Cliff Henricksen and Ken Jacob created the L1 concept together.
Cliff came to work at Bose by selling his company, US Sound, to Bose in 1993. It all had to do with high-output speakers used in Rock n Roll systems for professional sports in arenas and stadiums. The designs still exist at Bose and are called "Panaray LT".
Cliff's partners went their separate ways and he became a Senior Engineer in the Acoustics Research division of Bose. Ken was in charge of the department at the time.
So, literally, on his very first day of work in Framingham, Cliff had a organizational meeting with Ken. Ken had a lot of experience, in college and afterwards, as a "sound man" in theater and for bands. As a result, he was all over the horror of how music was amplified, what with monitors, instrument amps and PA cluttering even the smallest stages and amplifiers exceeding 1KW easily available. Plus mixers, cables, everything. It took forever to set this stuff up, a van to move it and hours to get a highly-compromised sound for everyone to play to. It was way too loud onstage and definitely in the audience, not that musicians would know this. Cliff can remember audiences cringing from sound levels and feeling helpless to do anything about it, sort of like we all got on this awful rollercoaster and the whole thing was careening in chaos, at ridiculous speeds that it was never intended for. Not a real pleasant memory, but one that doesn’t need to be re-experienced. And so, Cliff agreed with Ken, knowing full well what a pain it is to play out with a band and suspecting why live music was in such a bad state of health (customers driven away by poor quality and too much quantity of it).
"Why is this?" was Ken’s question in our first meeting. Cliff's reply was "hmm, let me think about it". They agreed to meet once a week and talk about this, with Cliff doing some digging and thinking and concluding and reporting. Before too long, we began to realize the extent of the profound chasm that had been inadvertently created between the audiences and the musical artists. There was way way too much gear on most stages and we easily saw three totally separate and totally conflicting systems being used by most bands; the “triple amplification system”. This all came out of its effective use in big concerts. Unfortunately, musicians everywhere, even in little wedding bands, started using it, just like their musical heroes playing in hockey arenas. It was like using an atomic bomb to get rid of ground-hogs in your garden. It works, but it kills everything around. Not only that, but musicians had, again inadvertently, lost their engagement with their audiences. They couldn’t tell what the audiences were getting from their artistic efforts and they couldn’t do much about it. Someone else had their hands on the controls.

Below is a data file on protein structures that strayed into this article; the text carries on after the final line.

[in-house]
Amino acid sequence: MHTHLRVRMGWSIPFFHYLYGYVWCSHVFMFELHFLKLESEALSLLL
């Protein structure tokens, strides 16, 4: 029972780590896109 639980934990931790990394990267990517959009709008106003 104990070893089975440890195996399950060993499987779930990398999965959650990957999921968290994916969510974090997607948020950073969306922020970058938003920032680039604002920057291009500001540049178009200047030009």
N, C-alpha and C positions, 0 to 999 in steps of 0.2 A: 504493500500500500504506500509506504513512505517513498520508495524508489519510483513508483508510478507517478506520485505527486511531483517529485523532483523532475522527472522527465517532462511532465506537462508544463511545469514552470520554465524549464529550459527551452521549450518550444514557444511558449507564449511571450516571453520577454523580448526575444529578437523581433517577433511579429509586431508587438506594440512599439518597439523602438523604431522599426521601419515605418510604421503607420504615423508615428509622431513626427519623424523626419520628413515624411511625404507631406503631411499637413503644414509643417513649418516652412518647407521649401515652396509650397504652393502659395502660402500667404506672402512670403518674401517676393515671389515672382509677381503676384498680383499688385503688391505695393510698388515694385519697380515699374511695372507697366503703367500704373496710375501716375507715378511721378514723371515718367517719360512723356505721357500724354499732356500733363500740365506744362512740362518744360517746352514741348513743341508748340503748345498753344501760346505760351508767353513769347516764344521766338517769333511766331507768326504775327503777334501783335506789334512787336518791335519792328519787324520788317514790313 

Cliff's suggestions for a possible technological solution to this epidemic in music-land came from recent industry vibrations about the special qualities of line arrays and from the brave experiments by the Grateful Dead, putting the whole sound system, made up partially by bass and guitar line arrays and a large central vocal system. The latter made so much sense; putting the system behind the band so they could hear it. The Dead used a canceling microphone system too, to reduce feedback in large-audience shows. Ken and I knew it was imperfect, but the idea of a system the band could use and hear and control was the inspiration. Cliff's suggestion was using line arrays that were very small in width and above head-level in height. This would give very wide horizontal acoustical radiation and an array-high vertical pattern. It would also give a very gradual change in level with distance from the array. I decided that one system per player would probably work, although at first I thought that horizontal waveguides would be necessary to direct the sound, and so would control by an audience-situated mix engineer. Boy, was that ever wrong on both counts. He wrote an early document to Ken in September of 1995 during our ongoing search for something that would work for most players.
You can view it: Historic Document Showing L1® Invention for First Time
In preparation for the 5th Anniversary of L1® Launch, Ken was going through his engineering notebooks from the time period that Cliff joined Bose (1993), and he found the first entry that mentions Cliff.
The entry must have been just before the deal with US Sound was finalized, because the entry is also from November of 1993.
What's really interesting is the idea that Cliff and Ken were already thinking about a system that would preserve the natural spatial presentation of unamplified performances.
You can also see how inspired Ken was by the Dead's Wall of Sound because it partly did this (the vocals were all summed to a central cluster, something he wanted to avoid.)
He also found another notebook entry, from just a few weeks later.
Here, it's even more clear that Cliff and Ken are working on "the problem" together. Ken believes this is clearly after the "first meeting" that Cliff has always recalled so vividly.
This is the earliest document that has been found that shows a system for musicians playing in the smaller to medium sized venues that dominate musical performances around the world.
Cliff also found some documents when he was moving his office a few weeks ago, documents that were lost.